The rough-haired fox terrier is an energetic, not very big dog with a dynamic character. He is alert, fast and agile. He doesn’t like other dogs. Despite his small size, he can defend his family if he feels that he is in danger, so he will be a vigilant watchman. Older children get along well if they can treat him with respect.
The rough-haired fox terrier is a dog with a great spirit enclosed in a small body. He has a fiery temperament. It is an animal full of energy and extremely lively. He is interested in everything that happens around, he is still ready for action. Devoted to members of the home herd, he also treats strangers rather friendly.
As the name suggests, Smooth Fox Terriers were bred to hunt foxes, but today is primarily kept as companion dogs and hunting with them rarely. However, they have largely retained their sharp temperament.
Fox terrier also has a strong guarding instinct. Despite its small size, he can defend his family if he feels that he is in danger. He gets along well with older children if they can respect him. However, terriers are not recommended for families with small children.
Due to the strong hunting instinct, the rough-haired fox terrier requires careful socialization with cats and other domestic animals. Even a friend of “his” cat, willingly chasing an alien purr outside – so it’s better not to unleash him. Like most terriers, foxes can be feisty with other dogs.
Although the fox terriers work well in the city due to their small size, one should not forget about their need for movement. If we don’t give them the opportunity to satisfy her, they may harm them. Manicured garden owners should take into account that fox likes to dig. It is good, therefore, to assign him a place in advance where he could fulfill his instincts. Teaching a representative of this breed where to kick and where he is not allowed, however, requires patience.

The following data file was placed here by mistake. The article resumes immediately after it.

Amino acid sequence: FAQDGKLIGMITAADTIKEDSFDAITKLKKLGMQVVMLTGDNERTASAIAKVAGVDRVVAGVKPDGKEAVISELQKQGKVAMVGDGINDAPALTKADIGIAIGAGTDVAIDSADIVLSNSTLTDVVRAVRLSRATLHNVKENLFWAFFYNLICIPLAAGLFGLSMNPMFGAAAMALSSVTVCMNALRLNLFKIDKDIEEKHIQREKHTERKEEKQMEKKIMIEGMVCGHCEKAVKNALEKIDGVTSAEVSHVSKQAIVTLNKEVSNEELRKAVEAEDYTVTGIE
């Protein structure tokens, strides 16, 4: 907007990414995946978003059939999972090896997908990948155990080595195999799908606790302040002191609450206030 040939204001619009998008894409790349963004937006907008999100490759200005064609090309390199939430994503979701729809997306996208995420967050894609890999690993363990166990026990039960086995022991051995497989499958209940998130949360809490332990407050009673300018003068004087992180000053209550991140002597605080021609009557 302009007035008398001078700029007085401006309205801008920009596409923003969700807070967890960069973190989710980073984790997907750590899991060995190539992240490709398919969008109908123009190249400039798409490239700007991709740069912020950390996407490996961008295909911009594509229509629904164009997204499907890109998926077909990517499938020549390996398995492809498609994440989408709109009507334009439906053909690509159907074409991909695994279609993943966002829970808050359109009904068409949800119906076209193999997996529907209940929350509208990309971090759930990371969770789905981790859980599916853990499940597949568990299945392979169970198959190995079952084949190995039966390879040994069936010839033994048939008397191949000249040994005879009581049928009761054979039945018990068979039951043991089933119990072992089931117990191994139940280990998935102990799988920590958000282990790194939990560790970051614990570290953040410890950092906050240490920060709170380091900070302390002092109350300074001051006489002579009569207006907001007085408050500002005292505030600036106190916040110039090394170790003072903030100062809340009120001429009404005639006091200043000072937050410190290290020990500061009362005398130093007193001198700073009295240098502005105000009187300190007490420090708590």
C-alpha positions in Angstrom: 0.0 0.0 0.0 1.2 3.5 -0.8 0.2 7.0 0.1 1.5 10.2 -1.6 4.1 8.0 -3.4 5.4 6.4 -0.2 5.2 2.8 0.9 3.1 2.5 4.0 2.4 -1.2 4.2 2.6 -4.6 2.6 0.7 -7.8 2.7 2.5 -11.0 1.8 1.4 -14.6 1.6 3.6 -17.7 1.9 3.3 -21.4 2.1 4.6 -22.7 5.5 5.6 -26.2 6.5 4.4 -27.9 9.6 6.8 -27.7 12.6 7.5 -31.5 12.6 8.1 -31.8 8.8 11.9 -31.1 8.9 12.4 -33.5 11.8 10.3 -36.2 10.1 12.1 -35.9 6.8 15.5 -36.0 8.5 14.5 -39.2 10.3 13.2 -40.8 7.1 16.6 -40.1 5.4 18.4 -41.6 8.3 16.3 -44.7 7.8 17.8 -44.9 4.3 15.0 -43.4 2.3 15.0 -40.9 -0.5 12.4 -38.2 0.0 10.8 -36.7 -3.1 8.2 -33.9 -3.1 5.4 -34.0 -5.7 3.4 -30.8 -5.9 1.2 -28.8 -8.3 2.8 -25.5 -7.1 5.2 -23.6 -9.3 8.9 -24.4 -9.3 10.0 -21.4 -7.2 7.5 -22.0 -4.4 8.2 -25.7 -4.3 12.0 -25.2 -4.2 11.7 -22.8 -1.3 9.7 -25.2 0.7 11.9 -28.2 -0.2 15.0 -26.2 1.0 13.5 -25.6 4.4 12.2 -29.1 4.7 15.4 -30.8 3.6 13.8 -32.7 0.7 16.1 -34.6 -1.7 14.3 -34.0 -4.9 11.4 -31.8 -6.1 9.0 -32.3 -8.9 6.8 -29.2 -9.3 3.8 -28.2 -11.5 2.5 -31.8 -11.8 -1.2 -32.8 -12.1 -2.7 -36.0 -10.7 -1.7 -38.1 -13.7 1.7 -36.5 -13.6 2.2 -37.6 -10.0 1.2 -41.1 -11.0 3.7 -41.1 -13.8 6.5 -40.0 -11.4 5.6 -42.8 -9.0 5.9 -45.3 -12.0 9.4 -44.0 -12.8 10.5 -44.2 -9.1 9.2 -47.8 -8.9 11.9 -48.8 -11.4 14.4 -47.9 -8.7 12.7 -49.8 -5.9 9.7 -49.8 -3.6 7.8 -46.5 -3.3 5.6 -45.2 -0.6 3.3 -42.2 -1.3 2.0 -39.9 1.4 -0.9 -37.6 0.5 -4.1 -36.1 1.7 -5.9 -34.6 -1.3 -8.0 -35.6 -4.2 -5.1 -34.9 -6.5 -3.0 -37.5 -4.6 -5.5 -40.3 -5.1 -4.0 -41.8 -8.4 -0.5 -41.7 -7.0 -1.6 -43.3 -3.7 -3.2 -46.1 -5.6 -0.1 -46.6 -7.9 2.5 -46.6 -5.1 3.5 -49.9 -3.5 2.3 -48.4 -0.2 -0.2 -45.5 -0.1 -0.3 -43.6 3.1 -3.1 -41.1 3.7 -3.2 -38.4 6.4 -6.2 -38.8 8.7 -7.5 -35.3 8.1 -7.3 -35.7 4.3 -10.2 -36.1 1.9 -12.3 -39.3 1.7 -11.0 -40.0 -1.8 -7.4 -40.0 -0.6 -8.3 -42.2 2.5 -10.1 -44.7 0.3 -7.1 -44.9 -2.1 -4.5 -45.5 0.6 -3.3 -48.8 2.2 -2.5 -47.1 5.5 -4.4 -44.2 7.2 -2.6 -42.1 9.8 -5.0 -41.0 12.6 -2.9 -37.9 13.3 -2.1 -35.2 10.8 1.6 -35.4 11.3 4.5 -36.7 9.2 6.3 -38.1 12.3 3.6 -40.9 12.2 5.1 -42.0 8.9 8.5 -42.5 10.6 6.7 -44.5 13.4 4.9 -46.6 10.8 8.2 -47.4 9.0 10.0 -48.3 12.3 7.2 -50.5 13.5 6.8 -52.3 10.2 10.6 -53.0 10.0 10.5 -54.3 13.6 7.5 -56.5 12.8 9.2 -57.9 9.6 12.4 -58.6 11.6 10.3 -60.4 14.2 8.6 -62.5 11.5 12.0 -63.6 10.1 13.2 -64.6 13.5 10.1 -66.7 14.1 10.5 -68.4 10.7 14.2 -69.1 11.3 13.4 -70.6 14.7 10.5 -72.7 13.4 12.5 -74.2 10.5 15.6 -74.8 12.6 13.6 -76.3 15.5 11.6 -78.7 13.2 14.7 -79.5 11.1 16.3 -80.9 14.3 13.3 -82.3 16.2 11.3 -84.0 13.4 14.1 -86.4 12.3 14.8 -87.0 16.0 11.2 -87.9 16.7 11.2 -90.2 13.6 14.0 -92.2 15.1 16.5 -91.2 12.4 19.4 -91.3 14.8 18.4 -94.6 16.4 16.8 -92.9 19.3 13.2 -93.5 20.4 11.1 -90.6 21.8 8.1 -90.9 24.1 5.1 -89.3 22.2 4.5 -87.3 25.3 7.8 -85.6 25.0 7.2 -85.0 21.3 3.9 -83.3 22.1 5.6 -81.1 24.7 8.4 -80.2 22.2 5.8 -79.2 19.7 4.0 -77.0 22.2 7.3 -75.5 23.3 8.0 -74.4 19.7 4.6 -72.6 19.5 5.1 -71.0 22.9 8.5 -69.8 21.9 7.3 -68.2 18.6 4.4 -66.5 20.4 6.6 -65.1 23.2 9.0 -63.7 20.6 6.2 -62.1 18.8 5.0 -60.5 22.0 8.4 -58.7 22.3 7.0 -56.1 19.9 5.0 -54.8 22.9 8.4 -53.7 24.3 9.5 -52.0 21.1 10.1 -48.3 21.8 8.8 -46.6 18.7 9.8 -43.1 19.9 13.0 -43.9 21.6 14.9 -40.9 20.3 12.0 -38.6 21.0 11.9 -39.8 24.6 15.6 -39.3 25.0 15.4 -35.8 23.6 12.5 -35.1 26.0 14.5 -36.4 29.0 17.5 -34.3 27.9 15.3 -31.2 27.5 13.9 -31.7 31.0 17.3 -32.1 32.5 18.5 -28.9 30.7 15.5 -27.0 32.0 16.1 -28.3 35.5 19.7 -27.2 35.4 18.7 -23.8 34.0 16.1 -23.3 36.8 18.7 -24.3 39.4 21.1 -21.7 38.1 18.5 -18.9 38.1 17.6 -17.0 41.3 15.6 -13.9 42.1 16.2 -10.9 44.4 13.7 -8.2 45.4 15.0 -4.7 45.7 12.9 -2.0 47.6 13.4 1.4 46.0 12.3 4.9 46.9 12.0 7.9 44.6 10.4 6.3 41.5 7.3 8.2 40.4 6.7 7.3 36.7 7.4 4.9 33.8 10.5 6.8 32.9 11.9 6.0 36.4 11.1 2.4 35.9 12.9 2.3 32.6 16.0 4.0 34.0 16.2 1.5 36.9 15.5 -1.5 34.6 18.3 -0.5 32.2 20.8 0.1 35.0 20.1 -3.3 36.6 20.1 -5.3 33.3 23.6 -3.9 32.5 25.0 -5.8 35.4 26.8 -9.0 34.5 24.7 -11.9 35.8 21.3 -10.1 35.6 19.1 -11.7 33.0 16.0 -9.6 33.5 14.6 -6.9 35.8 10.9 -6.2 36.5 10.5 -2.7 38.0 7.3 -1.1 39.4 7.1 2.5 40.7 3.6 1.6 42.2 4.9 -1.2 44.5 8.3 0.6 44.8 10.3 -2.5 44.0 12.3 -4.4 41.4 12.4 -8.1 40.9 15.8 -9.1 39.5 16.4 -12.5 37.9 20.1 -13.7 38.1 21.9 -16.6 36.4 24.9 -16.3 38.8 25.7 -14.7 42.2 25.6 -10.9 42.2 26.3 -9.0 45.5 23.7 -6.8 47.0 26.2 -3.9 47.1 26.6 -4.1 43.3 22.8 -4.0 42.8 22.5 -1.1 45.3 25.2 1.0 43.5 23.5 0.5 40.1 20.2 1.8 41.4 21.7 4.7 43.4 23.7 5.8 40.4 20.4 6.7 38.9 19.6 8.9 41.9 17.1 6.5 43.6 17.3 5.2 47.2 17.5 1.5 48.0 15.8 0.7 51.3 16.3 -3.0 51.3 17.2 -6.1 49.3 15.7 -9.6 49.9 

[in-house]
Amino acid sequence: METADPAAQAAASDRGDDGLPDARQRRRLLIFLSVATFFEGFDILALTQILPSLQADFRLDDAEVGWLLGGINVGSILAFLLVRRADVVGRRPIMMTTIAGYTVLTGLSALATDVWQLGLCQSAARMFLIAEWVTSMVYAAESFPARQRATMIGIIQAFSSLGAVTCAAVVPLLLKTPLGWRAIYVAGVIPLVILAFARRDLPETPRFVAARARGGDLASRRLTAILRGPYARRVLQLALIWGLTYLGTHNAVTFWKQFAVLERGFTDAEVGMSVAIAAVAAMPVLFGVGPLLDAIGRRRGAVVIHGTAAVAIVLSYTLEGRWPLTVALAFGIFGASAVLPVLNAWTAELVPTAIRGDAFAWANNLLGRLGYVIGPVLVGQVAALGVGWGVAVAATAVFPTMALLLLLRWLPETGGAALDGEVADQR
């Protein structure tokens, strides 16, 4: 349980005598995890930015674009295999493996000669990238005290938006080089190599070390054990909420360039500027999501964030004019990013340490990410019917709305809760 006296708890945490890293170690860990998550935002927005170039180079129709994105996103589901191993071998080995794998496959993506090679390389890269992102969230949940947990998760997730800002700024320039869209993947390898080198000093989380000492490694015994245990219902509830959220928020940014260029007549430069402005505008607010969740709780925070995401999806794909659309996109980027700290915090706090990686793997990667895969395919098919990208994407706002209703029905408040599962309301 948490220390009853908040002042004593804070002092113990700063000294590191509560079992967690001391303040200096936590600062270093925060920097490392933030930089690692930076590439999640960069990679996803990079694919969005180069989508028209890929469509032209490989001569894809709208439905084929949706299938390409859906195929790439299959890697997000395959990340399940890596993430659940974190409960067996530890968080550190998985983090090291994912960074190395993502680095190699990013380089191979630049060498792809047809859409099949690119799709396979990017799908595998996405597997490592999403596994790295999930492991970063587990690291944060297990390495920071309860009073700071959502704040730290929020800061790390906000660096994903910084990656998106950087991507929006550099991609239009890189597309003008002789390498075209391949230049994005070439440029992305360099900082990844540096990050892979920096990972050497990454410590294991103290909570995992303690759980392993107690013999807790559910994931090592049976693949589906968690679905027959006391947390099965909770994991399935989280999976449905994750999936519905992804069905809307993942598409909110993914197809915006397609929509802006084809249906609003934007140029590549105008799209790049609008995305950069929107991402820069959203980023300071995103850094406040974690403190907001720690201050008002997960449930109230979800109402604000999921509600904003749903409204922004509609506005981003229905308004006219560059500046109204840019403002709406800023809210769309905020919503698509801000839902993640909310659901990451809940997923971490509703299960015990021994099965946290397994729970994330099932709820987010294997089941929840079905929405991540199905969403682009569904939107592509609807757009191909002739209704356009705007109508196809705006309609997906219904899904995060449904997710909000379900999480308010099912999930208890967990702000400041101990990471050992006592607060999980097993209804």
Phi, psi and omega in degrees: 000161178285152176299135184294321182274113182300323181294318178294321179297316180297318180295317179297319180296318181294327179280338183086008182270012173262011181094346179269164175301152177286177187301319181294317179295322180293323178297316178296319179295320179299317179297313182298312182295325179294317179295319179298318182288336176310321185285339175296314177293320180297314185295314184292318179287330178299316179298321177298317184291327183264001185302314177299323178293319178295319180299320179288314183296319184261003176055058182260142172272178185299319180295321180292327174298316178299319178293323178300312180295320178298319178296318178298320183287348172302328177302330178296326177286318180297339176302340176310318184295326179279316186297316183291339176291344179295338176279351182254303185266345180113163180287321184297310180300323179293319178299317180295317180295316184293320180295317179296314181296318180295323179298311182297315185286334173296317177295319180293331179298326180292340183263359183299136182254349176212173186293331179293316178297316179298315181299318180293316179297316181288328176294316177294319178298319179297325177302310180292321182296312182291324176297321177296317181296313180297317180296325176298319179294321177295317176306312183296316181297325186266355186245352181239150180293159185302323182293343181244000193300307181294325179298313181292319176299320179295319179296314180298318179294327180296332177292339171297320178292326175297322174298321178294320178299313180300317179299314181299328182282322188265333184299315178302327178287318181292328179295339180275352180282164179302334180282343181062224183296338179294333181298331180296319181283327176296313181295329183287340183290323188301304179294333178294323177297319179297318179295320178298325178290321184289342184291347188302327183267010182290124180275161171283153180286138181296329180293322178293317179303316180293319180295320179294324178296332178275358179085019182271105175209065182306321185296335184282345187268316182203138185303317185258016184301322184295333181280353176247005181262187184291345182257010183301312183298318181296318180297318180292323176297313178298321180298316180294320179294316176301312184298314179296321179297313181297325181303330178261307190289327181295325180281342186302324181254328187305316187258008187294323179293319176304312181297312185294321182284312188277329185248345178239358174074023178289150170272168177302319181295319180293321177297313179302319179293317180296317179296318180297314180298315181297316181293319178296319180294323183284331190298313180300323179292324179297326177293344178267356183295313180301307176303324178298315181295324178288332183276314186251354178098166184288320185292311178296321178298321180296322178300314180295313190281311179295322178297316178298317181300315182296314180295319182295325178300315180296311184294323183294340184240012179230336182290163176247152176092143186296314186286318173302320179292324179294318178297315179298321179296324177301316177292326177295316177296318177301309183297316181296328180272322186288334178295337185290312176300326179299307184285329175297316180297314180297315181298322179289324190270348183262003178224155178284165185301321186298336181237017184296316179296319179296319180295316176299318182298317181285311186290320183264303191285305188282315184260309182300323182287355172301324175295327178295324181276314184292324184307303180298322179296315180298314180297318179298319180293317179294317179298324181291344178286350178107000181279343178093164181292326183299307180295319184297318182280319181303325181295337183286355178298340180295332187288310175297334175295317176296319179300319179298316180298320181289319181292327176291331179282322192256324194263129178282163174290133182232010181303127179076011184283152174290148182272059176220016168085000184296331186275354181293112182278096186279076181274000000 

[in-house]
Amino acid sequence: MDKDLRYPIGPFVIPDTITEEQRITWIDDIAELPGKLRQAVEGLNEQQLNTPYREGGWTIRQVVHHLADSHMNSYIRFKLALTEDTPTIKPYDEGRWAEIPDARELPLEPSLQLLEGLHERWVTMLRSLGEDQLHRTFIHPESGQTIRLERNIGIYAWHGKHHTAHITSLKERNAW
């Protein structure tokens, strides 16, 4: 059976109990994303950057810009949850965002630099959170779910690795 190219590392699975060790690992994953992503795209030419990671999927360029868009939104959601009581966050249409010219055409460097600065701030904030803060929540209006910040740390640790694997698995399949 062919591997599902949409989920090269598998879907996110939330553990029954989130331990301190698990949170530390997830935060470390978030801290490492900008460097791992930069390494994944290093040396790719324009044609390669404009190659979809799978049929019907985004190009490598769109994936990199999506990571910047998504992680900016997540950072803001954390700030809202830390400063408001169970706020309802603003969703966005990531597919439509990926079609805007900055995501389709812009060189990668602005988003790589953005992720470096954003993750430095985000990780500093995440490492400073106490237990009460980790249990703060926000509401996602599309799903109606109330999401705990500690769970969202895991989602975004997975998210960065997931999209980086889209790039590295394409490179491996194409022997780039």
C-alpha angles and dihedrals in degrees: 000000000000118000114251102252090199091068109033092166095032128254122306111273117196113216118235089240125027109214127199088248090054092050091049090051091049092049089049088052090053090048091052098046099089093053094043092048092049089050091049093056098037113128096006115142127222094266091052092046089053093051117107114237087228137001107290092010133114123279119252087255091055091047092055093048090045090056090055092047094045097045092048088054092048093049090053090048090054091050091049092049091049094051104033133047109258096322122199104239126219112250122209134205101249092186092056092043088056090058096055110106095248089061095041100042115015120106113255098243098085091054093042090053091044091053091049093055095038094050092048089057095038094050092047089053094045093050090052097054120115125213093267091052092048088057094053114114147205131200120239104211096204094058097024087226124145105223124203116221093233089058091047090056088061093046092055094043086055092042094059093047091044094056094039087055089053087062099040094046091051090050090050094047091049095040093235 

To help the dog lose excess energy, it is worth – besides long walks – to enable him to do dog sport, for example. Fox terriers are doing well in agility and flyball. The strong instinct of pursuit makes them love to retrieve toys. A ball in your pocket can help you learn to obey.
Training and education
Although the fox terriers are intelligent, raising them is not always easy – they can be stubborn. However, if we find the right motivation, the training may not be too bothersome. Positive motivation works well in science, that’s why it’s good to go to clicker training, for example.
The key to success in raising a terrier lies in a skillful combination of consistency and motivation. It should be remembered that a firm approach does not mean a hard hand! In case of brutal treatment, fox terriers can use teeth in self-defense …
Who is this race for?
Wirehaired fox terrier is a good companion for consistent people who want to devote time to joint activities with the dog. Not suitable for families with small children. Rather, it will not work well as the first dog in life – it requires people with some experience in the care and raising of dogs.
Fox Terrier. Advantages and disadvantages
Wirehaired fox terrier – what is it like? Learn its pros and cons!
can be aggressive towards other dogs
requires a lot of movement and attachment
has a strong hunting instinct
likes to participate in various activities
uncomplicated in care, if we regularly use the services of a groomer
Fox Terrier. Health
Fox terriers usually enjoy excellent health and live to late ages. However, they are at risk of genetic problems, such as: allergies (terriers quite often, especially in white coat), eye problems (cataracts, glaucoma, dislocation of the lens), heart problems (pulmonary stenosis, i.e. narrowing of the pulmonary artery outlet) ), epilepsy, urinary stones.